Parliament must debate South Africa’s drop in Global Peace Index
Dianne Kohler Barnard, Shadow Minister of Police
27 June 2012
It is of serious concern that South Africa ranks only one place higher than Iran, and four places lower than Venezuela, on the Global Peace Index (GPI).
The DA will request a parliamentary debate on the GPI, in which South Africa was ranked 127th out of 158 countries, dropping 29 places from number 98 in 2007.
The GPI clearly highlights government’s failure to ensure that all South Africans can live lives free from fear.
In addition to exposing government’s failure to protect citizens from high levels of violent and contact crime, the Index also sheds light on its inability to ensure the social and economic safety and security of South Africans.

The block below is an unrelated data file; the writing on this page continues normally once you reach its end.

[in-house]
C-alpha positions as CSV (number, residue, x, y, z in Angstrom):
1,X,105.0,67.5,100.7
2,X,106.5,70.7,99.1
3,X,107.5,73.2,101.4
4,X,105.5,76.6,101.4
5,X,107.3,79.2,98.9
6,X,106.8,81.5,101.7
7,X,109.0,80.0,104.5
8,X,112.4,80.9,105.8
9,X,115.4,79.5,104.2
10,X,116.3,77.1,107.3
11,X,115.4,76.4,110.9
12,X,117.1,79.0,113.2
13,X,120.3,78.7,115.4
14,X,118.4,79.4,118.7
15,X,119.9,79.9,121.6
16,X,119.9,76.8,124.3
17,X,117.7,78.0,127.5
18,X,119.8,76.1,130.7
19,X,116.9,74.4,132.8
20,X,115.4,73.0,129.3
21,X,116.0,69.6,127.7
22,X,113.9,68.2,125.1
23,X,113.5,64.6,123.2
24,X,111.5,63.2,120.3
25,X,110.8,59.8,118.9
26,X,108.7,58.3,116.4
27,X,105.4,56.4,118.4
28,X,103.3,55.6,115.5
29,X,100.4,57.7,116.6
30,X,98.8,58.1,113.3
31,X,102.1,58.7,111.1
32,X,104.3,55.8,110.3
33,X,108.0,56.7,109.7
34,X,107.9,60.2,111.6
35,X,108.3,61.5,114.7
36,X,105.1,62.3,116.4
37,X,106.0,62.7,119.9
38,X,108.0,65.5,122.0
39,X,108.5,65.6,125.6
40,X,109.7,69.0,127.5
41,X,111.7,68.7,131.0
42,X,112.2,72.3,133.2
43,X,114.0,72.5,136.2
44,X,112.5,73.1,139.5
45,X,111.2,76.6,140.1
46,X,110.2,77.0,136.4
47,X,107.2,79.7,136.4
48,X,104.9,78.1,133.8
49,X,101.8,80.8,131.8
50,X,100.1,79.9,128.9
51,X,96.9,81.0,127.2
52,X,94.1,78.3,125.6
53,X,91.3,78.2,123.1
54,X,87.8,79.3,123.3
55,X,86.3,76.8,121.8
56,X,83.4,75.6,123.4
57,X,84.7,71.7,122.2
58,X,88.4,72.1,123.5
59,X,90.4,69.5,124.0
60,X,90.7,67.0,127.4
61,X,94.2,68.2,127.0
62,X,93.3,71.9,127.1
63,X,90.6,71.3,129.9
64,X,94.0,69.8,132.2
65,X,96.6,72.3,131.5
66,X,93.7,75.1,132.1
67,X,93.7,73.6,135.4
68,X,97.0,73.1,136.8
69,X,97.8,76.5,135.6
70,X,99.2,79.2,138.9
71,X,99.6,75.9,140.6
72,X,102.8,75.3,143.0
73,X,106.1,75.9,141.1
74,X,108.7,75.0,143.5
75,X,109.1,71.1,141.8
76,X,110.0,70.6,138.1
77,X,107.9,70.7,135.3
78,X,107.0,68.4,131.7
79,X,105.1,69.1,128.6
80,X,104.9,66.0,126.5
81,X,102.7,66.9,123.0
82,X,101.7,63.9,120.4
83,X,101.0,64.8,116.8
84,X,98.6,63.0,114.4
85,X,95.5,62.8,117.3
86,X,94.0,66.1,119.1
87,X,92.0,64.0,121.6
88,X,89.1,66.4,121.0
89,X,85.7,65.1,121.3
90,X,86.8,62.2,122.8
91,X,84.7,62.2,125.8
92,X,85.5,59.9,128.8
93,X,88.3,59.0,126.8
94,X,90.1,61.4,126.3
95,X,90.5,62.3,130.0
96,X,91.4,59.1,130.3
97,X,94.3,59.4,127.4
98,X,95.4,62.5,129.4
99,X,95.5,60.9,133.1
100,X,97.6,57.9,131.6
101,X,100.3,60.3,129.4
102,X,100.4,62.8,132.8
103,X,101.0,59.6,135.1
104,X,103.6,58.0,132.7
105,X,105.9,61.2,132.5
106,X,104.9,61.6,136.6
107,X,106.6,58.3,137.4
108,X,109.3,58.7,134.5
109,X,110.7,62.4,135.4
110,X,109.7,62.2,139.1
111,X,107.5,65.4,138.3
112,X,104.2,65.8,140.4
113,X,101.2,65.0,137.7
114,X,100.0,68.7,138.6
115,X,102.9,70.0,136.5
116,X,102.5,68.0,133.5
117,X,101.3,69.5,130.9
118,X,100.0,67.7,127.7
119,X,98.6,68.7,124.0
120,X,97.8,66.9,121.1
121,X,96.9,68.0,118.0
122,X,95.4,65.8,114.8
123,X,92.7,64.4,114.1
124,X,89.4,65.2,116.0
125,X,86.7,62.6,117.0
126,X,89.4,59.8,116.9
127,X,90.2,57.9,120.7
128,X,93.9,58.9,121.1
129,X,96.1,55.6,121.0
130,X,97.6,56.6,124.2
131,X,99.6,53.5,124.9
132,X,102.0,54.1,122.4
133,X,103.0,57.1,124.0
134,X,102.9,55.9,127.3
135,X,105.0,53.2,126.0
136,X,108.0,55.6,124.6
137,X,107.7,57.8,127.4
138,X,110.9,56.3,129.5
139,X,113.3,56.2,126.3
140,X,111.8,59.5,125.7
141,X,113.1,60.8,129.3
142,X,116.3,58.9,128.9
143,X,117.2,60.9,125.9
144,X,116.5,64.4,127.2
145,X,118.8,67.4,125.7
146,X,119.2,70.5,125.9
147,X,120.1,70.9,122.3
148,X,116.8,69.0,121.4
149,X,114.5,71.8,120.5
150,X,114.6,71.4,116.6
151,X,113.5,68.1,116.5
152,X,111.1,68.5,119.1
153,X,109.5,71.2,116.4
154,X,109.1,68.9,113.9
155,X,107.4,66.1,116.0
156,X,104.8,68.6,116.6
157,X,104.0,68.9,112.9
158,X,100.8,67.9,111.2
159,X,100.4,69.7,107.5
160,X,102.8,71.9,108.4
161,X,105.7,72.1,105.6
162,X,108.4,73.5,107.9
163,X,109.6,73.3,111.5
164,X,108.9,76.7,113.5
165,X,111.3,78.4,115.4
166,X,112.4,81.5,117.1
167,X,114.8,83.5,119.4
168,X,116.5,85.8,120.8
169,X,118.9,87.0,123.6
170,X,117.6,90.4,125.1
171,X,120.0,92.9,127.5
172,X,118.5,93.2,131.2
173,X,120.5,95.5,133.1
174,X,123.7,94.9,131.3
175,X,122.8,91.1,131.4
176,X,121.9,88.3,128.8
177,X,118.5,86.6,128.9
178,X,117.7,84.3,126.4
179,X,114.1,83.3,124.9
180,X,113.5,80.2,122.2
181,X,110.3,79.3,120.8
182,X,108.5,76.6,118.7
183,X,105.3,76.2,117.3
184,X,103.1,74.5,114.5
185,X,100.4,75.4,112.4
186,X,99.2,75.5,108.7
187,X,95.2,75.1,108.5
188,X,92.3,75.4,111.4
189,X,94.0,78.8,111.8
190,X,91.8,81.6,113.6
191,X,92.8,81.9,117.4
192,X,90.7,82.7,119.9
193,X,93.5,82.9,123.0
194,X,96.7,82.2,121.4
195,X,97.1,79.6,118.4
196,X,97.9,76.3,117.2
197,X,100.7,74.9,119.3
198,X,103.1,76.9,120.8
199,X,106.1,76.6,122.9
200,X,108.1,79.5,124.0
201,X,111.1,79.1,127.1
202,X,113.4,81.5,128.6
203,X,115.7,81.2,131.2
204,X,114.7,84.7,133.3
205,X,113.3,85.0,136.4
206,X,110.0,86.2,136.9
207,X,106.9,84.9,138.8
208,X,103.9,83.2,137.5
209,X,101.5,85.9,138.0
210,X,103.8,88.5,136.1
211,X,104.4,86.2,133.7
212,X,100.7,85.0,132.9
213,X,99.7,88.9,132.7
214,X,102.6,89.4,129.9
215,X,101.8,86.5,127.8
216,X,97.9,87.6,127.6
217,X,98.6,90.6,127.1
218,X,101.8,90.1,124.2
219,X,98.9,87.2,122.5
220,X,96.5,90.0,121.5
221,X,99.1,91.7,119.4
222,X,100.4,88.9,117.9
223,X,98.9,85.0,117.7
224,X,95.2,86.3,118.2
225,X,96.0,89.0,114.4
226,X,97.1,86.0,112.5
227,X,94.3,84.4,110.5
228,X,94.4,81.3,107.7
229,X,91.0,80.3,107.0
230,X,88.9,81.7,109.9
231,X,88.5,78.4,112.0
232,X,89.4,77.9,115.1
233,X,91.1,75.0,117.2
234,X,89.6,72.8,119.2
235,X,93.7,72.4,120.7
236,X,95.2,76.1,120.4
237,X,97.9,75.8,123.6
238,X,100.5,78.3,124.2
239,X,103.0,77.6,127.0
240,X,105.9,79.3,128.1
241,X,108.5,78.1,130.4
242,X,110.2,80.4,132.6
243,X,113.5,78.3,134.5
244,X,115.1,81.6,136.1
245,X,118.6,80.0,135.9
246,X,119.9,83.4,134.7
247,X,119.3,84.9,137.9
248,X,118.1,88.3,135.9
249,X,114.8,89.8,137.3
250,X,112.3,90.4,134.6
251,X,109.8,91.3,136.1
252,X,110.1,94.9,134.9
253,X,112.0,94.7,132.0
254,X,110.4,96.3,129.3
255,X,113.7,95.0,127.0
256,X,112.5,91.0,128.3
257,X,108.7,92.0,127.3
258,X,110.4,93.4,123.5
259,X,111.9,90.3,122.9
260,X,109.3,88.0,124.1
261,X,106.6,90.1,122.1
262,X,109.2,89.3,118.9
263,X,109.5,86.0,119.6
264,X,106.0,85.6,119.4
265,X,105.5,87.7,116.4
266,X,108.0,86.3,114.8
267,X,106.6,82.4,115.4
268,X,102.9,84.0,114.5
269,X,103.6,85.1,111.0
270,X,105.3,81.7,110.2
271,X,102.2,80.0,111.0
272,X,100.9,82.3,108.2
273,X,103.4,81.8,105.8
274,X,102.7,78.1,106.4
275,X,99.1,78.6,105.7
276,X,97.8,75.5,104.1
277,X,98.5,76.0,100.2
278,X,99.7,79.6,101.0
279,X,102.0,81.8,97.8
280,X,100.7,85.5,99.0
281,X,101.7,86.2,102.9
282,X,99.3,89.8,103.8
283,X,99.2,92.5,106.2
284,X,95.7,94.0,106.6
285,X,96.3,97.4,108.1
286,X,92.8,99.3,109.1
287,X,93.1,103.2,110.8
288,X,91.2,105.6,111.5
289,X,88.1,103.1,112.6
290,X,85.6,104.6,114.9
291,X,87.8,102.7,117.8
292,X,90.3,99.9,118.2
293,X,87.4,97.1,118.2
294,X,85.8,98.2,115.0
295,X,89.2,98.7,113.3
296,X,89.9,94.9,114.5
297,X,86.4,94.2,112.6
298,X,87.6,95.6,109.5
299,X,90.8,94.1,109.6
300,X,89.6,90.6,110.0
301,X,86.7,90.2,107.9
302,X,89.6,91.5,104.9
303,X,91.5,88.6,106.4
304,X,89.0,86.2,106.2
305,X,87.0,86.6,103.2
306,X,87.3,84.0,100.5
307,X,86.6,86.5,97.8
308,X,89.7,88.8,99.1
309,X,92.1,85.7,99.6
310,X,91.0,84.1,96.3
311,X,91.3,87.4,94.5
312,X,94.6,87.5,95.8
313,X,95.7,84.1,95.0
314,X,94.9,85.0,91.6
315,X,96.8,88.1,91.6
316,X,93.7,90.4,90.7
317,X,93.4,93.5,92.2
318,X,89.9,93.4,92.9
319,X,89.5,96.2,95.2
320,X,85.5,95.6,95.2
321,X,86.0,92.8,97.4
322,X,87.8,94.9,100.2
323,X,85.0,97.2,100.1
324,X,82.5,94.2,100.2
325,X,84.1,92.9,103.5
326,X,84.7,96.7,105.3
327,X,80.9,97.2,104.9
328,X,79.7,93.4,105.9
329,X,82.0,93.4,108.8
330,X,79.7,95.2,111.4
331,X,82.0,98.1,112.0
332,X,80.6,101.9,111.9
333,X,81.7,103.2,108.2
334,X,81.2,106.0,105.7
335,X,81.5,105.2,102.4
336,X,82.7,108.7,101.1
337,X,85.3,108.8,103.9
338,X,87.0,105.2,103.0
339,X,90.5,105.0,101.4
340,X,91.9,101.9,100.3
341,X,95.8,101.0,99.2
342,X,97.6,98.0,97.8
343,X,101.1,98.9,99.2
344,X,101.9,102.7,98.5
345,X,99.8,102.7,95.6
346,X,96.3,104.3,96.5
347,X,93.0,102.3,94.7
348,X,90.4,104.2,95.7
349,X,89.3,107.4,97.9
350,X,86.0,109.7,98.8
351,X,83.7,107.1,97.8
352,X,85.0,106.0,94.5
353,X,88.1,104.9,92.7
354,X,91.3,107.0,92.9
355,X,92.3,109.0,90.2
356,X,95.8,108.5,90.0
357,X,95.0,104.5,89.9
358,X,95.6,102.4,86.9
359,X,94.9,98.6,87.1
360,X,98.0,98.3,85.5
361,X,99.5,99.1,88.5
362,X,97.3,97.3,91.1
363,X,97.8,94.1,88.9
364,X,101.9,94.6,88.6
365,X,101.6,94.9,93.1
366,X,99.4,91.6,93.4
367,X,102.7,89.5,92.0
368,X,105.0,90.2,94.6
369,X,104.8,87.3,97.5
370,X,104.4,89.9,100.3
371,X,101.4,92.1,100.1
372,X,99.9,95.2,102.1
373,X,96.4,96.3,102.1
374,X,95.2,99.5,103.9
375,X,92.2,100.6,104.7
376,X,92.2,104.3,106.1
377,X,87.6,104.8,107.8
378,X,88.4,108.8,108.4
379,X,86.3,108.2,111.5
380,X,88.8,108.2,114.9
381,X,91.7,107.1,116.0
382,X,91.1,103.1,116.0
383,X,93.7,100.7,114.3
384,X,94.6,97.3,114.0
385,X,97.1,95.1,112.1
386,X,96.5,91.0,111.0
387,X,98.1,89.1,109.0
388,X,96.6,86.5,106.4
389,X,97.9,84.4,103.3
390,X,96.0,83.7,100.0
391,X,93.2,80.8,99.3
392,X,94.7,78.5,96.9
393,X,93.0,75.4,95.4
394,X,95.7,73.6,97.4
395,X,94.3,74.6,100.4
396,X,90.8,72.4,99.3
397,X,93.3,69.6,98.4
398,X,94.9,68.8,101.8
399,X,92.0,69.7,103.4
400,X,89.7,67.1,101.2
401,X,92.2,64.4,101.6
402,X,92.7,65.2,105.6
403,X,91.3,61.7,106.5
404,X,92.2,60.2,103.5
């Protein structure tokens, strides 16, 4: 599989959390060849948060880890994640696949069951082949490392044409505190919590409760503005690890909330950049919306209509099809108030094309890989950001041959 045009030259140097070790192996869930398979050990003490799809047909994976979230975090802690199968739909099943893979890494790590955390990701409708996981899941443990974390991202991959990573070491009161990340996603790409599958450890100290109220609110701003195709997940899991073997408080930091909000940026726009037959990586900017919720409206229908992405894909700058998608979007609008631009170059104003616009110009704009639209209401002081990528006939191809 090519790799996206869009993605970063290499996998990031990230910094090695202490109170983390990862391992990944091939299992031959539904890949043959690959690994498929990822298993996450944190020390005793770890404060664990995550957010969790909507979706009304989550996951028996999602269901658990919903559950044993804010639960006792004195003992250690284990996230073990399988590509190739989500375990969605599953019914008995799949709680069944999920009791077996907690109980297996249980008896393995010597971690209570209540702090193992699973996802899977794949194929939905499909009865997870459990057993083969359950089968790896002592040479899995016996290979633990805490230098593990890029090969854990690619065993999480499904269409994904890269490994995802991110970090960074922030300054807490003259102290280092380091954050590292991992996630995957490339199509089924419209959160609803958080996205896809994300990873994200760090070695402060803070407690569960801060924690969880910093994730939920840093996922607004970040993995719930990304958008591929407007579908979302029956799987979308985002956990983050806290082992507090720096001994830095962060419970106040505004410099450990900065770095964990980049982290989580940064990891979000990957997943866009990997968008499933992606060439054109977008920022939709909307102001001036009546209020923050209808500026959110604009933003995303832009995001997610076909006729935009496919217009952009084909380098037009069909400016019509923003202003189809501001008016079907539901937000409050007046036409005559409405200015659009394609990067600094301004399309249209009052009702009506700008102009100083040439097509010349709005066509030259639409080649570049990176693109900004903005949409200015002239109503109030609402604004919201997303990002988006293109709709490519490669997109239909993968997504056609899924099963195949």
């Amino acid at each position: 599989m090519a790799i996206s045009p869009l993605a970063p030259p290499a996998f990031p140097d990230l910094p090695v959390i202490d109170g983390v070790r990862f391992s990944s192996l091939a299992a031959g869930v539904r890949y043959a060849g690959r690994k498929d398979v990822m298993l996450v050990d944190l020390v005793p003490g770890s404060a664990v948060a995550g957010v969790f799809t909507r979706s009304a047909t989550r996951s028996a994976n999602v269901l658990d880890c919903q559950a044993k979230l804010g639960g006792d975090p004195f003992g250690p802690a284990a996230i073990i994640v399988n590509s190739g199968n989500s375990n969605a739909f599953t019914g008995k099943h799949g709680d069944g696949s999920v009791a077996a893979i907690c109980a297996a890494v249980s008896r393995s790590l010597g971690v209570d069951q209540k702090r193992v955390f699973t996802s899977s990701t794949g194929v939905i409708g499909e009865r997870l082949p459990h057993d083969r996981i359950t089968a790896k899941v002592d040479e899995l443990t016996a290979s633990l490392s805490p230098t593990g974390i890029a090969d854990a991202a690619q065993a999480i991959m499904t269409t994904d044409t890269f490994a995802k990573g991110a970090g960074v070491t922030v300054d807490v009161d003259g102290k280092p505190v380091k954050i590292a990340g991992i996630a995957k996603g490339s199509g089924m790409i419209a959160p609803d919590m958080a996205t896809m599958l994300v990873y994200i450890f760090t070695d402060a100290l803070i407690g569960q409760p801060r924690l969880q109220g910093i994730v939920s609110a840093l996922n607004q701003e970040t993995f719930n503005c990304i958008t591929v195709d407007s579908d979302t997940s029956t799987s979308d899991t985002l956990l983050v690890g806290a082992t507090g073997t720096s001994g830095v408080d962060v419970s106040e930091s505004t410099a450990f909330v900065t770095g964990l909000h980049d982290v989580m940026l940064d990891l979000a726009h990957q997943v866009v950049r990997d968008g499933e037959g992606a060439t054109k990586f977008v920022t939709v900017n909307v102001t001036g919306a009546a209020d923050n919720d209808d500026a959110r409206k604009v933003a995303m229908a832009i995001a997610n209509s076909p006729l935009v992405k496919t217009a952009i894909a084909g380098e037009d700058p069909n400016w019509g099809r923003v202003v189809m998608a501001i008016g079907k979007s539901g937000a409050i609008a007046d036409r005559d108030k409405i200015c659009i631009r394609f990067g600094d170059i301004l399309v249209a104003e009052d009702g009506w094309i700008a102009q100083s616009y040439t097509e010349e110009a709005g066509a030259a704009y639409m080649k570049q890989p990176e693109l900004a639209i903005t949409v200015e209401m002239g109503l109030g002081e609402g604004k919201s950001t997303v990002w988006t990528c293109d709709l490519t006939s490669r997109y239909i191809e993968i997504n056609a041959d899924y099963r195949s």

South Africa ranks far behind countries such as Zambia (51), Angola (95), Mozambique (48), Tanzania (55), Cambodia (108) and Vietnam (34). We also perform worse than countries such as Algeria (121), Tunisia (72) and Egypt (111), where governments were recently toppled through uprisings.
The GPI is developed by the Institute for Economics and Peace, in conjunction with the Economist Intelligence Unit and with the guidance of an international team of academics and peace experts. The Index is composed of 23 indicators, including perceived criminality in society, access to weapons, violent demonstrations, political terror and instability and deaths from internal conflicts. The Index has been tested against a range of potential drivers or determinants of peace, including levels of democracy and transparency, education and material well-being.
It is imperative that a meaningful debate is undertaken by Parliament, as the representative voice for the people of this country, to assess levels of physical, political, social and economic safety and security and to find effective ways of ensuring that all South Africans feel safe.